What to Expect

Newborn babies are the most precious things we will ever experience in life. You will forever enjoy the photos of your new baby’s first few weeks of life.  In a blink of an eye, they will be all grown up!


The best time to photograph and infant is in the first two weeks of life.  Generally the best age is around 6 days old.  At this age, they sleep for long periods of time, making it easy to position into adorable poses.


The session could last between 2 - 4 hours.  This allows us to take as many breaks as you and your baby needs and as well as time to feed.  Babies photograph best in their birthday suits and as such you might want to bring yourself a change of clothes (especially with little boys!)


If you have any special outfits, hats or memorabilia that you would like to have your baby photographed with please feel free to bring it.  I have a large collection of hats, props, and blankets to choose from.


Newborn sessions are typically done in the morning since babies are happiest at this time.  It is best to try to keep your baby awake for as long as you can prior to the session so that they sleep more soundly during the session.  The best way to do that is to give them a bath prior to coming.   This will get them stimulated and ready for a nice peaceful sleep in my studio.  I also prefer to photograph newborns with a fully belly. I will usually have you feed your baby once you get here so that we can begin on a full stomach.  My studio is kept very warm so that babies are comfortable and able to maintain their body temperature.  You will want to dress accordingly so that you are not uncomfortable.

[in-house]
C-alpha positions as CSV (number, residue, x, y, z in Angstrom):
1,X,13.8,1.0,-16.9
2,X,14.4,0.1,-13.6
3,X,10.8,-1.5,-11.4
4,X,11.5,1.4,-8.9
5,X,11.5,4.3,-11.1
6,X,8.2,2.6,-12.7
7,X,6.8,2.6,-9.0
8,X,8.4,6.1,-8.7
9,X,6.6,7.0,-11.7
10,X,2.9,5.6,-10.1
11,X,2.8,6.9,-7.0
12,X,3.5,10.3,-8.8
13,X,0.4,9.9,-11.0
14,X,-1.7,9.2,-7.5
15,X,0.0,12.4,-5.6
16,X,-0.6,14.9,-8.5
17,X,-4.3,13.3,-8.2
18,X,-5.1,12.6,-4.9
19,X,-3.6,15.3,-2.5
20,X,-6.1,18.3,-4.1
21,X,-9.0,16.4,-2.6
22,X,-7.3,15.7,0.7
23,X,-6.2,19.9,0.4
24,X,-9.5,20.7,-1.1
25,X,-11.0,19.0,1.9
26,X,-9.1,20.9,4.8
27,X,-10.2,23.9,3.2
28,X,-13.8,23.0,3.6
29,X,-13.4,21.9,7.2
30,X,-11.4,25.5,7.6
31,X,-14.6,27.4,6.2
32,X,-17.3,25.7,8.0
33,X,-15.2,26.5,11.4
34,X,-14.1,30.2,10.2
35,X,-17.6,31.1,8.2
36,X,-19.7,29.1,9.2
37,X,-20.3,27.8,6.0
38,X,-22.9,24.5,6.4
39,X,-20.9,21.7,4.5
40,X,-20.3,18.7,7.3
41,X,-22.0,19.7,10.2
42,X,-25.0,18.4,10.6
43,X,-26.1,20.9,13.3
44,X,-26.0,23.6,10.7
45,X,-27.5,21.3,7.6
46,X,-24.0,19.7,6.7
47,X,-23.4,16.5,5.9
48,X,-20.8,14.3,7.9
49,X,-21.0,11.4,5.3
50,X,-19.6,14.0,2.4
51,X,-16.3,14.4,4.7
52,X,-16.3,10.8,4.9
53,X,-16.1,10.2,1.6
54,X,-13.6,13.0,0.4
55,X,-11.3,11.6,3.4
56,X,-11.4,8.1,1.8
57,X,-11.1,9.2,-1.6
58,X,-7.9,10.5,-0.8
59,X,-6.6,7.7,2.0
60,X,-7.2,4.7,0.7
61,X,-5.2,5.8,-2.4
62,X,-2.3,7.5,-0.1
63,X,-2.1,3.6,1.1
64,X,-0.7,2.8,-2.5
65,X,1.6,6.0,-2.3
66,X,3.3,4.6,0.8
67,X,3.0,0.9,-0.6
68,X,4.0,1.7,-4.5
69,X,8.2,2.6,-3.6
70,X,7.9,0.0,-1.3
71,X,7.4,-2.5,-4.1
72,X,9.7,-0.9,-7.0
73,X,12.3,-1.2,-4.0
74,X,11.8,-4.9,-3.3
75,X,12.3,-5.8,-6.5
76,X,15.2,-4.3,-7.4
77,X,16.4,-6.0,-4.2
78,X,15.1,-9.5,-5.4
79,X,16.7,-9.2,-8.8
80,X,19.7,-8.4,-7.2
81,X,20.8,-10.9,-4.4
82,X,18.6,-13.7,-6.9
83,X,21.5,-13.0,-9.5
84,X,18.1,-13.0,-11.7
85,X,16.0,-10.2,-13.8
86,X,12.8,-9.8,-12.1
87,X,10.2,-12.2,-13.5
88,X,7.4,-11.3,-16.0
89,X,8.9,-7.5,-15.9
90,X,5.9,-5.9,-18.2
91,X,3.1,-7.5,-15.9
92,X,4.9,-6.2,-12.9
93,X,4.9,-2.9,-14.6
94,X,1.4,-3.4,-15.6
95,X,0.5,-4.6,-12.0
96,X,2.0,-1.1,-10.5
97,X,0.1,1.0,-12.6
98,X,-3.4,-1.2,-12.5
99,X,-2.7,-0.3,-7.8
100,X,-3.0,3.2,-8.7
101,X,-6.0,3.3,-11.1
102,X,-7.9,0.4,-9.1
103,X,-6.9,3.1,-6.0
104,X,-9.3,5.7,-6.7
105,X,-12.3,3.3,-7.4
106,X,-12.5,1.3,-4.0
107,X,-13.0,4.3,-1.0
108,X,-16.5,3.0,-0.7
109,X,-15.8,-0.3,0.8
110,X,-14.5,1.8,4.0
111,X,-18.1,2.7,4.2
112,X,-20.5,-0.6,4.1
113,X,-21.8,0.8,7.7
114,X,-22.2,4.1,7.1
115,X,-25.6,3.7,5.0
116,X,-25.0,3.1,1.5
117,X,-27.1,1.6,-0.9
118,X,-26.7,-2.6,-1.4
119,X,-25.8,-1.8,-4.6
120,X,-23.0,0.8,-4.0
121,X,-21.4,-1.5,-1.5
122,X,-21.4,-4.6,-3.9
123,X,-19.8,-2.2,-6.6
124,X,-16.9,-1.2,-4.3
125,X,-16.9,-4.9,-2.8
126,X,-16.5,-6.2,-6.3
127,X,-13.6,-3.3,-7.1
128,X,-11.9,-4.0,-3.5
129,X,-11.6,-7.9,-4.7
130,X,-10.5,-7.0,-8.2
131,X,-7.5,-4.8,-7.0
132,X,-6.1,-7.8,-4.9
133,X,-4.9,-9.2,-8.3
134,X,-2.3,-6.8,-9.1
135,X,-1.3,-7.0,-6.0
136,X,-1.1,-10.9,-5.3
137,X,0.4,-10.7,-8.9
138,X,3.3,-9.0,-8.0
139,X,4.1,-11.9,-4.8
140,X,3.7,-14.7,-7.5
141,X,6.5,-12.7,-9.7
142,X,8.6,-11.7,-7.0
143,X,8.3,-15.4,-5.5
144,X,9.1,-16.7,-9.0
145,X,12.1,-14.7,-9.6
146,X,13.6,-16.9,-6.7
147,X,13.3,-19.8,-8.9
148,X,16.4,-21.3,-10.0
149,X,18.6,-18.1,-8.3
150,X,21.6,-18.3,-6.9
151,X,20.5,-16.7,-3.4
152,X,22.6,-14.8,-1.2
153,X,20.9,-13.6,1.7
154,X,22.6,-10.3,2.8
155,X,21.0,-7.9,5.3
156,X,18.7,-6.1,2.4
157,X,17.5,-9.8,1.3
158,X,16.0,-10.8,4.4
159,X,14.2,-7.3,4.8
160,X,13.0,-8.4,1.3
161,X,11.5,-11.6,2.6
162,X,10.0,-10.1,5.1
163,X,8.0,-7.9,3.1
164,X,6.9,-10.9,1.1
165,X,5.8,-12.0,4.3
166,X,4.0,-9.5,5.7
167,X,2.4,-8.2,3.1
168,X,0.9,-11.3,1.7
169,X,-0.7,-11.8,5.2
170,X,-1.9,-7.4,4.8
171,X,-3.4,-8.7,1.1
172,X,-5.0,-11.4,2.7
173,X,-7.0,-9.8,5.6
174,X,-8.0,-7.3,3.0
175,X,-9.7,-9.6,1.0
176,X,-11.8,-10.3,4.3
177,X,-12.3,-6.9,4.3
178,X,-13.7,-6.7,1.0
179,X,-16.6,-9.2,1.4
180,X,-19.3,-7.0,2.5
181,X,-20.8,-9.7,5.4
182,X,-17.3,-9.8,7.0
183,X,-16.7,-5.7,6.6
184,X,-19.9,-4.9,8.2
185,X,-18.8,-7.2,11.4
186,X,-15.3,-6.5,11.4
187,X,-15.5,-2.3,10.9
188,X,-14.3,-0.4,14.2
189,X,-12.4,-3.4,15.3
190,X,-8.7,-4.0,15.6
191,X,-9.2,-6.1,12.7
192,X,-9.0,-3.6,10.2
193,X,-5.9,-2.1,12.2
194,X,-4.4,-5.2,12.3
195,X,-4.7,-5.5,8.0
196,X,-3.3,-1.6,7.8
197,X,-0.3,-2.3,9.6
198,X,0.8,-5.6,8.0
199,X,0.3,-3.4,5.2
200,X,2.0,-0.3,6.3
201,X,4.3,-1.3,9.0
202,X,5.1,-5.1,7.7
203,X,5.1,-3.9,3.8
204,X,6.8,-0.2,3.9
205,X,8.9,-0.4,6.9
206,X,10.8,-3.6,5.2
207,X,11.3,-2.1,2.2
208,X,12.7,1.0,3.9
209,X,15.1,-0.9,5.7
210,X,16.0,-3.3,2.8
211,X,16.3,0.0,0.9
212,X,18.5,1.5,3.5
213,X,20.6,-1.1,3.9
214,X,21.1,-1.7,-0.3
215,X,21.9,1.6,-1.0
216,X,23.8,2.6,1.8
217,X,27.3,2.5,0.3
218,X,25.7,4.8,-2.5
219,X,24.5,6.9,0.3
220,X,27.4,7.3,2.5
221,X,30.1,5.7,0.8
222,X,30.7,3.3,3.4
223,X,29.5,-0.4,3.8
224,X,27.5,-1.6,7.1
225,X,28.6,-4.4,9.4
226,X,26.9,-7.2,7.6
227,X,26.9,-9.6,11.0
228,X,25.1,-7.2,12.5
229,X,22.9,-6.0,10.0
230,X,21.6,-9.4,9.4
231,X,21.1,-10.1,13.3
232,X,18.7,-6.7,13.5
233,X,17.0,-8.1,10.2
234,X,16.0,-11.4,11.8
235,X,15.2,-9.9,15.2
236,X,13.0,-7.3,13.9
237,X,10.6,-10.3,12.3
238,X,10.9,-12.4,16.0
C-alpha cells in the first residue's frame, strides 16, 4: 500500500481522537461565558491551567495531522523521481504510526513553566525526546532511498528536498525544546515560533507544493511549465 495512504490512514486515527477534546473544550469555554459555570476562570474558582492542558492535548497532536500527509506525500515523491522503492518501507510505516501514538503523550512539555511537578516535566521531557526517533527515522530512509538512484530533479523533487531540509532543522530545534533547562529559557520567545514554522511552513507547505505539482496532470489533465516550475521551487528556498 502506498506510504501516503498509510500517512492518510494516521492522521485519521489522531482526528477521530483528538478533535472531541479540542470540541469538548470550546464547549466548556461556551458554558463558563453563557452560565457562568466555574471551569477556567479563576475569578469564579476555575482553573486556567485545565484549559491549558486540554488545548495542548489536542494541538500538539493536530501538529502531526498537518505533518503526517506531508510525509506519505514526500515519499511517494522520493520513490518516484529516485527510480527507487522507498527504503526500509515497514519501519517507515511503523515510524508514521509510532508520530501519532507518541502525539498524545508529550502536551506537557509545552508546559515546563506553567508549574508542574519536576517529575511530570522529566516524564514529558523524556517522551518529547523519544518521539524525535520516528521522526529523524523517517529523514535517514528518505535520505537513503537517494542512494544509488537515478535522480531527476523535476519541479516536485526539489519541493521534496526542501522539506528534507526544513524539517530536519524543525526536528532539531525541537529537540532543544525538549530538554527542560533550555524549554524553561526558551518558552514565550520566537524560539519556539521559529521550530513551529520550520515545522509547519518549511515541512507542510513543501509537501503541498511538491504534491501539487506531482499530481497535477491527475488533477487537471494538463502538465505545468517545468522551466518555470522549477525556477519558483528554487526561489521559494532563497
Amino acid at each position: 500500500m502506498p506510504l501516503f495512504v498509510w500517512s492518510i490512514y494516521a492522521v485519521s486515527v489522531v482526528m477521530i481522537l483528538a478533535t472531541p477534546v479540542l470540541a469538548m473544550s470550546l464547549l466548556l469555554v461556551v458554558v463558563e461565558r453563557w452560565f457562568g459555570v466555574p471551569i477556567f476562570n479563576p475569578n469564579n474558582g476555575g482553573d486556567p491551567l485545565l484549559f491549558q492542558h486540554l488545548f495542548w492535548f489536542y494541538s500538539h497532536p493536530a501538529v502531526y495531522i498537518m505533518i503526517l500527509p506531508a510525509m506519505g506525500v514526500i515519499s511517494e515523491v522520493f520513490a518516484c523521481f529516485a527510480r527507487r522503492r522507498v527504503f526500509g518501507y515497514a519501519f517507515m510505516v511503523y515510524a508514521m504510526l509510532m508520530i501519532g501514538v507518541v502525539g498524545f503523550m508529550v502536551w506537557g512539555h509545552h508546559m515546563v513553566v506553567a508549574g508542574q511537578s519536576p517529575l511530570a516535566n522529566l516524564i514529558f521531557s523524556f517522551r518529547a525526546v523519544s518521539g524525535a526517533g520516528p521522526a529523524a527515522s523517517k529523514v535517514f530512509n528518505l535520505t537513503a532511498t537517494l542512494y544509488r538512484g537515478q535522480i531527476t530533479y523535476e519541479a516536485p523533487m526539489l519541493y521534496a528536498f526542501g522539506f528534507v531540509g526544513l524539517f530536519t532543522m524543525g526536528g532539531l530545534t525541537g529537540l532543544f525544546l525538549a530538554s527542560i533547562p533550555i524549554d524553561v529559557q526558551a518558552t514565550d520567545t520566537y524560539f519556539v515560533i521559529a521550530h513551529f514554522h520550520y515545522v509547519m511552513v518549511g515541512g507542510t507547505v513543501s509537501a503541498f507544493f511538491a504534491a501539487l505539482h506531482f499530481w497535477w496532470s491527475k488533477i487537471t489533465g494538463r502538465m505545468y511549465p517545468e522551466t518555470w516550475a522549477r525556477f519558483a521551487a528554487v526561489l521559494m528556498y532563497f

If you could loosen your baby’s diaper before you arrive, it will help eliminate unsightly red marks on the skin.

Please remember that your baby’s “normal routine” may be changed for a few hours during the session, but I promise they will be comfortable while they are becoming a star!


If you have any further questions,

please feel free to contact me!



All contents © 2015 Pamela Dutton Photography